ts melted by that eloquence, beneath which Massachusetts had bowed, not unworthily, for more than tlas! I said, if the party which has owned Massachusetts so long, which spoke to me, as a boy, throwent up one day into the Senate-chamber of Massachusetts, in which the Otises, the Quincys, and the State in the world,--the good old Commonwealth of Massachusetts,--and I stood there to see this img, the Faneuil Hall Whig, who came home to Massachusetts,--his own Massachusetts, the State he thouMassachusetts, the State he thought he owned, body and soul,--who came home to Massachusetts, and lobbied so efficiently as to secuMassachusetts, and lobbied so efficiently as to secure the election of Charles Sumner to the Senate of the United States. [Loud cheers.] [A voice: ry much doubt, whether, fifty years hence, Massachusetts will not choose men with back-bones to senhe capital, the interests and the honor of Massachusetts and New England. I believe, no matter wheaking, they have turned their faces toward Massachusetts. They reflect the public opinion of the S[3 more...]
Wendell Phillips, Theodore C. Pease, Speeches, Lectures and Letters of Wendell Phillips: Volume 1, chapter 7 (search)
the piratical deck of the Acorn,--Is this Massachusetts liberty? What, then, is the use of sucht bound the hapless victim to the altar of Massachusetts criminal law. Yes, let them pass. The se who have taken refuge under the laws of Massachusetts, what they must expect here. The time wagitive Slave Bill. The time may come when Massachusetts may not be willing to have her cities scenut you are harbingers of a better hour for Massachusetts than this day twelve months saw darken ovehat it will. We are to speak to practical Massachusetts. I do not shrink from going before the fa, and the workingmen,--the thinking men of Massachusetts,--and urging upon them the consideration torrow. When we asked the Supreme Court of Massachusetts to interfere in Sims's behalf, on the grout triumphs of the antislavery sentiment of Massachusetts? The list is short, we know it by heart. ll chance of harm. God save the Commonwealth of Massachusetts! How coldly, often, does the old p[5 more...]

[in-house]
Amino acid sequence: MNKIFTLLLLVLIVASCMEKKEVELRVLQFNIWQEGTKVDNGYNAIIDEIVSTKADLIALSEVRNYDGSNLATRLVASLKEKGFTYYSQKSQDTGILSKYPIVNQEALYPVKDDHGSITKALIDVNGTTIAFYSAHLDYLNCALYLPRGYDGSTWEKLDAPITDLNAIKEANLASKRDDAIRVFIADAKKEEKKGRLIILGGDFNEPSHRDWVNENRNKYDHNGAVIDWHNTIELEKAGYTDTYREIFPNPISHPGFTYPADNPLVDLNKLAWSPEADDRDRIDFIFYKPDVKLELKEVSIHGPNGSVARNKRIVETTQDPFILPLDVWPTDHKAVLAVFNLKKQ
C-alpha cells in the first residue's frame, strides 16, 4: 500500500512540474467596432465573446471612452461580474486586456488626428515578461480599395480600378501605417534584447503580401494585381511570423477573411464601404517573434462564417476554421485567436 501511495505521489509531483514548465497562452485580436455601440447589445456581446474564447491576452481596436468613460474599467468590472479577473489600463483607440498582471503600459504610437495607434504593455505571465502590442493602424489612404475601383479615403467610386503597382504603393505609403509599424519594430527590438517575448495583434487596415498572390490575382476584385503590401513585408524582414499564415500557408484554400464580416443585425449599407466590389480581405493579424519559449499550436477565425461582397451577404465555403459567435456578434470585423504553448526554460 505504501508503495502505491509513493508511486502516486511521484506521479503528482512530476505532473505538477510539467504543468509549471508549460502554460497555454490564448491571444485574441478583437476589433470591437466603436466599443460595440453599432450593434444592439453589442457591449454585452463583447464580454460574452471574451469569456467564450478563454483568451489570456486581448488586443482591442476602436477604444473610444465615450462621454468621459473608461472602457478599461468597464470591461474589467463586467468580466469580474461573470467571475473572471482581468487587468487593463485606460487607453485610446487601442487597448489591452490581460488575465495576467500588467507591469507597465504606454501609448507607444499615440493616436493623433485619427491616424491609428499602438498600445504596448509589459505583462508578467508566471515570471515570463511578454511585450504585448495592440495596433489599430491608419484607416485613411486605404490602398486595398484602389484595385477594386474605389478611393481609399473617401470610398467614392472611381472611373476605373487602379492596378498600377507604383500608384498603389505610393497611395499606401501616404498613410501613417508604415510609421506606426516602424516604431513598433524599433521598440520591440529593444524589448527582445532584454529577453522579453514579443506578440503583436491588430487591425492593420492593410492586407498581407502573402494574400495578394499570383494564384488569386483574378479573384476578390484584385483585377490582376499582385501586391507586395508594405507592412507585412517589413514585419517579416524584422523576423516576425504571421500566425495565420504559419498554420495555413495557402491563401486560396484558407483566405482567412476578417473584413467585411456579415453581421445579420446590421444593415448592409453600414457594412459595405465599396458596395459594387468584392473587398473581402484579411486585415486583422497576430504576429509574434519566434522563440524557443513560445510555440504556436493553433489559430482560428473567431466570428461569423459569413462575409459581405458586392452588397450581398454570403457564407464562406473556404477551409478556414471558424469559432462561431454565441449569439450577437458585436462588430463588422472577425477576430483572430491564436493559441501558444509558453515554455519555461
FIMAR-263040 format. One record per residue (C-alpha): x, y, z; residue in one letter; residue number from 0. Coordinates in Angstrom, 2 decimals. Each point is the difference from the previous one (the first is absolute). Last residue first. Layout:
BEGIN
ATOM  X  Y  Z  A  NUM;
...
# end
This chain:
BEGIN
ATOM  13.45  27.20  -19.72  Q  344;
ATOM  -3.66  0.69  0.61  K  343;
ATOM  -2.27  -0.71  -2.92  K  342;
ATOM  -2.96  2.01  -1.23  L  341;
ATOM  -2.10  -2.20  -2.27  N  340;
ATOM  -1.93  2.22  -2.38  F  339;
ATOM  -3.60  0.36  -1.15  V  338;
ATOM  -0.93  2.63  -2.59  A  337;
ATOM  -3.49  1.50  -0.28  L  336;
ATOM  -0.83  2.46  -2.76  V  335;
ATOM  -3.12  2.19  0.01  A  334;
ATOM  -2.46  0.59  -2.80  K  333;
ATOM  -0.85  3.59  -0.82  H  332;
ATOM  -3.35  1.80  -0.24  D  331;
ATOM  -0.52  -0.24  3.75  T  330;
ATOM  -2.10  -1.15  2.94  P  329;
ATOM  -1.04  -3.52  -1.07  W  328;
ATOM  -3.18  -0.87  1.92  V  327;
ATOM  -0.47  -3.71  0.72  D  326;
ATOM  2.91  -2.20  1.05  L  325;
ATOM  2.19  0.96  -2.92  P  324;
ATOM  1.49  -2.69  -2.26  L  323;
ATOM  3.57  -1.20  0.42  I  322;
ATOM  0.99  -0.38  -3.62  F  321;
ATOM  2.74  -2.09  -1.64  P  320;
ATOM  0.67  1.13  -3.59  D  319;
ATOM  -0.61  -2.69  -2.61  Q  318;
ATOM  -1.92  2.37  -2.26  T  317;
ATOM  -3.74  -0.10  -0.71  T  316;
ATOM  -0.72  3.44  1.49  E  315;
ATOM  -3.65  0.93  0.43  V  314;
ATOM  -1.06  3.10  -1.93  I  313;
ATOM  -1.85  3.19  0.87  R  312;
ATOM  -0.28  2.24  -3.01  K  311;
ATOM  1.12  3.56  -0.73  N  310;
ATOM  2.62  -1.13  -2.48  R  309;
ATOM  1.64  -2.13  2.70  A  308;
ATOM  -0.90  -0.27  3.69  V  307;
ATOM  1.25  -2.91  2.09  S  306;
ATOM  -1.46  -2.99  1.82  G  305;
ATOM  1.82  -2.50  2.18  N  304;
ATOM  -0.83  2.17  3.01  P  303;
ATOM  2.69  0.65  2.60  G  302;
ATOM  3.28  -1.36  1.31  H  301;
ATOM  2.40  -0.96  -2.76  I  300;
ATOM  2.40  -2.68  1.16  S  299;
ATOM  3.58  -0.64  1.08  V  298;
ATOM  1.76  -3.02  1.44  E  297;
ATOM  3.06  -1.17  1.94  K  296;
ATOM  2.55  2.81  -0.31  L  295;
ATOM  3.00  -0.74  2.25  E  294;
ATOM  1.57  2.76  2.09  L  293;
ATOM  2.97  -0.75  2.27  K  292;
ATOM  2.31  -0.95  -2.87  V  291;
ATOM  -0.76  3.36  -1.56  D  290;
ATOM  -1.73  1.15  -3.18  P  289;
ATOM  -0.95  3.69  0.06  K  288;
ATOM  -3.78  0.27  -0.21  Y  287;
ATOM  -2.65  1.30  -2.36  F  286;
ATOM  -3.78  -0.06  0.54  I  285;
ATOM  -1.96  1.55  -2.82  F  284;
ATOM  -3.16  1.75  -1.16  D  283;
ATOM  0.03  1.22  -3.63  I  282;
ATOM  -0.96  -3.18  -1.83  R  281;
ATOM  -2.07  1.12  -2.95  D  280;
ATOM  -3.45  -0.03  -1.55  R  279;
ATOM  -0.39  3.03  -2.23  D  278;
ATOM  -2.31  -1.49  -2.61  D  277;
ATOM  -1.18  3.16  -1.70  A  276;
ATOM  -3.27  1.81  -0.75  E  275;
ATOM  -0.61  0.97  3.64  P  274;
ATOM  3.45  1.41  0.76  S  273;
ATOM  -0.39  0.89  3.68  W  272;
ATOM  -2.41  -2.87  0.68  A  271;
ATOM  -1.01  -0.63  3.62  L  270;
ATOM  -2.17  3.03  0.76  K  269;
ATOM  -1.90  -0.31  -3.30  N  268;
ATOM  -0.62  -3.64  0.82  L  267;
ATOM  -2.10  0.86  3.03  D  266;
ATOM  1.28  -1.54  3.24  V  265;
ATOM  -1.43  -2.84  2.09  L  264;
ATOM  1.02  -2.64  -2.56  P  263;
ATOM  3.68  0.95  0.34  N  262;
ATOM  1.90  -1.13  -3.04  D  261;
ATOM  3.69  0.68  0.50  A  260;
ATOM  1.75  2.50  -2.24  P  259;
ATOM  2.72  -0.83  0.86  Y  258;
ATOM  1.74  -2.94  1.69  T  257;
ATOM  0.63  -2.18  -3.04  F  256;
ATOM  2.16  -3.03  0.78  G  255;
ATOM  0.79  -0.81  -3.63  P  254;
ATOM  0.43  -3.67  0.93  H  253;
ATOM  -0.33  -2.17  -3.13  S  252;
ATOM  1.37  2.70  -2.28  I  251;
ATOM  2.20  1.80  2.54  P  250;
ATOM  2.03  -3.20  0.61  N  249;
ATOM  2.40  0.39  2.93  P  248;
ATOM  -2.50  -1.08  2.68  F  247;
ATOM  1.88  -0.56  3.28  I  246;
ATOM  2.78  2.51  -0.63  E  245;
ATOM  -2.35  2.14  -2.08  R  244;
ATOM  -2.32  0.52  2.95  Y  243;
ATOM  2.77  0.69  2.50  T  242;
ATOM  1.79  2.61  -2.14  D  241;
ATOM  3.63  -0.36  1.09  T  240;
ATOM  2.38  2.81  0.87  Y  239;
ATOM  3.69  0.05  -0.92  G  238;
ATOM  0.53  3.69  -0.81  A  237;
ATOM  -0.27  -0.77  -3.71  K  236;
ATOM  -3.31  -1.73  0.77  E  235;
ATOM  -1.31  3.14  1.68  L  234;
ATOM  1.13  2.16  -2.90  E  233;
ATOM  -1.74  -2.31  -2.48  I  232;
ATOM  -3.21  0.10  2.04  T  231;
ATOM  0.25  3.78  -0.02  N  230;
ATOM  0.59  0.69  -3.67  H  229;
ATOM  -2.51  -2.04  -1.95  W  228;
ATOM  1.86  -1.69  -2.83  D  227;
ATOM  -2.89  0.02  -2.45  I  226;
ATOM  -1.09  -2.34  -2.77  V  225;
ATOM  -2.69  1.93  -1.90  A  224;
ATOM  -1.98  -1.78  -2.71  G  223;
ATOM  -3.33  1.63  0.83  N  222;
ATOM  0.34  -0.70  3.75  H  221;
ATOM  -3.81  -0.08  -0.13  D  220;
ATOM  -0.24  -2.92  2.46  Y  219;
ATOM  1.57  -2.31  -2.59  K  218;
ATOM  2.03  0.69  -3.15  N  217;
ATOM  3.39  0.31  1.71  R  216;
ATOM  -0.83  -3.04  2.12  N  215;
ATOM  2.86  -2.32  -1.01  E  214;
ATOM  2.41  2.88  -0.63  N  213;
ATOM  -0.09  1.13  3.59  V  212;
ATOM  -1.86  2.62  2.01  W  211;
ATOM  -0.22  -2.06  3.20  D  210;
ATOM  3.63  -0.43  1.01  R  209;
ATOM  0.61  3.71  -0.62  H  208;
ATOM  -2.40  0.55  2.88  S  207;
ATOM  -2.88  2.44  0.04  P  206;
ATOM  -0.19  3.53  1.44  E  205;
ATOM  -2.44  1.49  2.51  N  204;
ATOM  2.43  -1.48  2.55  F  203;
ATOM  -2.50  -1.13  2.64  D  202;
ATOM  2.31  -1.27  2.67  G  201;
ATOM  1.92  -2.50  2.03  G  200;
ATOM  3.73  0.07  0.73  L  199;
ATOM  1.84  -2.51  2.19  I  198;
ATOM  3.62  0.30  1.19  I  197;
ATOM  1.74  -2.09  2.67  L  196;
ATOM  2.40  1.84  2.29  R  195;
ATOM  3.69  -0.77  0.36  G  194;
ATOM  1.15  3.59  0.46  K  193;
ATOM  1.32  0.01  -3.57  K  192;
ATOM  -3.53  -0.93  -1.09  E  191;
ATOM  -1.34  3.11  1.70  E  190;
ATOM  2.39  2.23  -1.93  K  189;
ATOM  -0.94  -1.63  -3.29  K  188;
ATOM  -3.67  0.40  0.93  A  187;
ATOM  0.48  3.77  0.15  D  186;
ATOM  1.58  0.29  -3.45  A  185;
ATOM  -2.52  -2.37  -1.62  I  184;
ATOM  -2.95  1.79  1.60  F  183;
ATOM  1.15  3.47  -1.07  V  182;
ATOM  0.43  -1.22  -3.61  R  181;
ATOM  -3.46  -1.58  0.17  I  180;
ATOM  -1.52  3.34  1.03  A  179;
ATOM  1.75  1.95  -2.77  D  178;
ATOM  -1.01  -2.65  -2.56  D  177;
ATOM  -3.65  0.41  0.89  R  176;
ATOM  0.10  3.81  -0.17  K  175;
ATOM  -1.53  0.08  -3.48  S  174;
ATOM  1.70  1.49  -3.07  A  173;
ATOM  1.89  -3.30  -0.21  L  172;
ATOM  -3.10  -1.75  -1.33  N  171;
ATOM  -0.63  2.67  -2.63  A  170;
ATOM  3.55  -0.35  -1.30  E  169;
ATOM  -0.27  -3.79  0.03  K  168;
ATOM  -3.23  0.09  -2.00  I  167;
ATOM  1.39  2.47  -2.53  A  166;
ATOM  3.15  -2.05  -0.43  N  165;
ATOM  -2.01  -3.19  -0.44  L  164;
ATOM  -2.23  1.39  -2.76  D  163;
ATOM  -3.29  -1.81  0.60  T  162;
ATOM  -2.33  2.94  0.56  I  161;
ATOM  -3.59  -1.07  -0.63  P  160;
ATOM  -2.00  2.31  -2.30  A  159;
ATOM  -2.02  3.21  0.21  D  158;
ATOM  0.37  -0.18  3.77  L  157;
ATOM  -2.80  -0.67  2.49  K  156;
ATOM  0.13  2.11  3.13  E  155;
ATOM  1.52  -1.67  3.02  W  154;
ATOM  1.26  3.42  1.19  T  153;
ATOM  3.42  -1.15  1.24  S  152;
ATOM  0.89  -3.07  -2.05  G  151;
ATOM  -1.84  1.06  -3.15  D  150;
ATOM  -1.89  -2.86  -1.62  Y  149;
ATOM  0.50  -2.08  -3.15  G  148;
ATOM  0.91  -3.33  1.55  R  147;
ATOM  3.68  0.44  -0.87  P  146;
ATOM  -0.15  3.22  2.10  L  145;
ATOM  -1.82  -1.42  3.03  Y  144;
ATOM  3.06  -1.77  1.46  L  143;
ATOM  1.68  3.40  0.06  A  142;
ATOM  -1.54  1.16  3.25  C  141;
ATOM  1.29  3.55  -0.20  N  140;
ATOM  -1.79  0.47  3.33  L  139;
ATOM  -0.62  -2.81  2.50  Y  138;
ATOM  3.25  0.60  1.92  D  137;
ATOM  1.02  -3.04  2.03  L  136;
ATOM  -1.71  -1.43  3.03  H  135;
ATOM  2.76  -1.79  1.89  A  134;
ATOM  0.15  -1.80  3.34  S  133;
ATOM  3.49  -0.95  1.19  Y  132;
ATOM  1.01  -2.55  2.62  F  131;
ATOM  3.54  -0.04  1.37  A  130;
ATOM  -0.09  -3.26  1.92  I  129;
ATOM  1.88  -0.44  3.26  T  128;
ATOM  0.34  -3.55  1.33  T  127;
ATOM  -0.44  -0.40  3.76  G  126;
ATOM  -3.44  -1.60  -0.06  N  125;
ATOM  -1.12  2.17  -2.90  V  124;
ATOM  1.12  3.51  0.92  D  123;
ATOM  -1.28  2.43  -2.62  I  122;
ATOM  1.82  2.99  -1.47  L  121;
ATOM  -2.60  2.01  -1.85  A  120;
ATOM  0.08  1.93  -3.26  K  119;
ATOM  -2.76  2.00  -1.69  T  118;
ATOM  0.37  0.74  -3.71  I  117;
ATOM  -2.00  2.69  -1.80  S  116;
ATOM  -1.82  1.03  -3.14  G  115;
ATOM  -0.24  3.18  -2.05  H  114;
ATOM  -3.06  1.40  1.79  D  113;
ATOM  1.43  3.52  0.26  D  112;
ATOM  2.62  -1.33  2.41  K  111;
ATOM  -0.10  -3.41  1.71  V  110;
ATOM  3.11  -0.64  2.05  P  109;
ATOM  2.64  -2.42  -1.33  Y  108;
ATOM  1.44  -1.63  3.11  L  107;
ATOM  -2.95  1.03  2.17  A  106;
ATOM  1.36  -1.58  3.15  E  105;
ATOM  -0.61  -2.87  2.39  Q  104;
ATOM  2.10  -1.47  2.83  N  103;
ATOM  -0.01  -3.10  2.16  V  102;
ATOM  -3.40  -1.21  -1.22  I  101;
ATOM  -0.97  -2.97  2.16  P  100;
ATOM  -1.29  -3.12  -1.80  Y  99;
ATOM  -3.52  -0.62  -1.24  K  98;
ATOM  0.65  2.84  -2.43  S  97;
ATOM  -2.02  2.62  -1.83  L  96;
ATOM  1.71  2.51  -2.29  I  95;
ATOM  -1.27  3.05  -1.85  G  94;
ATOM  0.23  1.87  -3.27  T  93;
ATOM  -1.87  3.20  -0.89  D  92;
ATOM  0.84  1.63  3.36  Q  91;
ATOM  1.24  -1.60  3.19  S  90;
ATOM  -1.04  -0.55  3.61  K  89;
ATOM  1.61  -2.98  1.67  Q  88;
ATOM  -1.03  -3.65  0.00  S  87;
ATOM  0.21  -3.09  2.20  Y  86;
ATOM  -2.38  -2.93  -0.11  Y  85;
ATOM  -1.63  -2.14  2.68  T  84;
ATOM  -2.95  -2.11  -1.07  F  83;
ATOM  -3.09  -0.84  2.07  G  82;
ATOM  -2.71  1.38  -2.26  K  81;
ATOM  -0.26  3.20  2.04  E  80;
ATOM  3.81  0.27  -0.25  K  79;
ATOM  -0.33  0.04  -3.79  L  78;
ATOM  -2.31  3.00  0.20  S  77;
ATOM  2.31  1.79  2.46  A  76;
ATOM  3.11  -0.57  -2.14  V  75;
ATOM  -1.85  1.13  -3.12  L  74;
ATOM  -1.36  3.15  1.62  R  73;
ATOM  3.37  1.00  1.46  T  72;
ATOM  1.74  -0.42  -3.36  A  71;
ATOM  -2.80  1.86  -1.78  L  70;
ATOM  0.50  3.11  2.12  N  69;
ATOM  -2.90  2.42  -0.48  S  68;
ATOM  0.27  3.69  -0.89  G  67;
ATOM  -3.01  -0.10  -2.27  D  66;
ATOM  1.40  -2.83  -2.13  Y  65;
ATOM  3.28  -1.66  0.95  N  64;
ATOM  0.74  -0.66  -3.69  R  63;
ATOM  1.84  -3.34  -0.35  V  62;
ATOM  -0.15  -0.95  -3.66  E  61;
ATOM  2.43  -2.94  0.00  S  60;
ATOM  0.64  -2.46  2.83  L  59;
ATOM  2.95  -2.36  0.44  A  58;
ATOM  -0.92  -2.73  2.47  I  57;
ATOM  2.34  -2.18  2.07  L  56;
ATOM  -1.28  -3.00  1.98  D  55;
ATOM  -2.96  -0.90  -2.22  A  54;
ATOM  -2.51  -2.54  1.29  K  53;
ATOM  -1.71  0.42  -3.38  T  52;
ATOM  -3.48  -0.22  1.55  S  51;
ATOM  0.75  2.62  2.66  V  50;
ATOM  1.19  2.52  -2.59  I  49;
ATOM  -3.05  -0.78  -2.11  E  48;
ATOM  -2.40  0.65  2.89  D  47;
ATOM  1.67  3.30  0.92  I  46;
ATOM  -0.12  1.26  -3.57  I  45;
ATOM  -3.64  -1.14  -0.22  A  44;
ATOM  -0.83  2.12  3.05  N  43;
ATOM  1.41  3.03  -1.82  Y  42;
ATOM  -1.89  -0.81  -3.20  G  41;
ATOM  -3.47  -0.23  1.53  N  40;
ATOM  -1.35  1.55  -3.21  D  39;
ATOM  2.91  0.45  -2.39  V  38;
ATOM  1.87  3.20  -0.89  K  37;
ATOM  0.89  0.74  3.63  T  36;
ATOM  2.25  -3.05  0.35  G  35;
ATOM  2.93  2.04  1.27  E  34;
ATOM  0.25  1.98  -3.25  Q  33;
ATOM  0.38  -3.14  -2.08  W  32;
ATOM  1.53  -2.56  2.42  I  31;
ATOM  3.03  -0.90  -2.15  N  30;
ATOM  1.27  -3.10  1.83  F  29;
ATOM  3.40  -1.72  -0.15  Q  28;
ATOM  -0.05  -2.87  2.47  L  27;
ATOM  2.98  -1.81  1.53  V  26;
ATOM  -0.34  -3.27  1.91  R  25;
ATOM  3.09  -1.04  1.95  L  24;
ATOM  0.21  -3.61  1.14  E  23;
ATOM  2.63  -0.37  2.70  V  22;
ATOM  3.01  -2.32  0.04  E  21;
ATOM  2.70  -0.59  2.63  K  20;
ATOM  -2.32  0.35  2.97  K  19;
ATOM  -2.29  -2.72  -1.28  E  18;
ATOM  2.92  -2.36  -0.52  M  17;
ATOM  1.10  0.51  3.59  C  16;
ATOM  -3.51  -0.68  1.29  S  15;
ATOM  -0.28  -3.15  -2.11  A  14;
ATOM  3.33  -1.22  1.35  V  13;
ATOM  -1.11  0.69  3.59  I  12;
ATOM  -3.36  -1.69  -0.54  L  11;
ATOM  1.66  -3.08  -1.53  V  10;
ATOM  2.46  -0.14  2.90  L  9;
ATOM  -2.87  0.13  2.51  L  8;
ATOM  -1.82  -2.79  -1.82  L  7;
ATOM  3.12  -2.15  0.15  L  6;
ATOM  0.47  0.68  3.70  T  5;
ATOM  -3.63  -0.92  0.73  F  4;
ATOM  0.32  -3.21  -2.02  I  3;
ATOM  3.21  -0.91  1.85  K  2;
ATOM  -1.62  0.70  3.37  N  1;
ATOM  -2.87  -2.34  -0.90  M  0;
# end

Wendell Phillips, Theodore C. Pease, Speeches, Lectures and Letters of Wendell Phillips: Volume 1, chapter 8 (search)
f charity and courtesy, we cannot give it to the world. [Loud cheers.] Some of the leaders of the Free Soil party of Massachusetts, after exhausting the whole capacity of our language to paint the treachery of Daniel Webster to the cause of libertyrew himself so gallantly into the breach, it is said he wrote anxiously home to know whether he would be supported in Massachusetts, little aware of the outburst of popular gratitude which the Northern breeze was even then bringing him, deep and cordial enough to wipe away tie old grudge Massachusetts had borne him so long. Mr. Adams himself was only in favor of receiving the petitions, and advised to refuse their prayer, which was the abolition of slavery in the District. He doubted the powarchment may be, without the compact resulting in new strength to the slave system? It is the unimpaired strength of Massachusetts and New York, and the youthful vigor of Ohio, that, even now, enable bankrupt Carolina to hold up the institution. E
Wendell Phillips, Theodore C. Pease, Speeches, Lectures and Letters of Wendell Phillips: Volume 1, chapter 9 (search)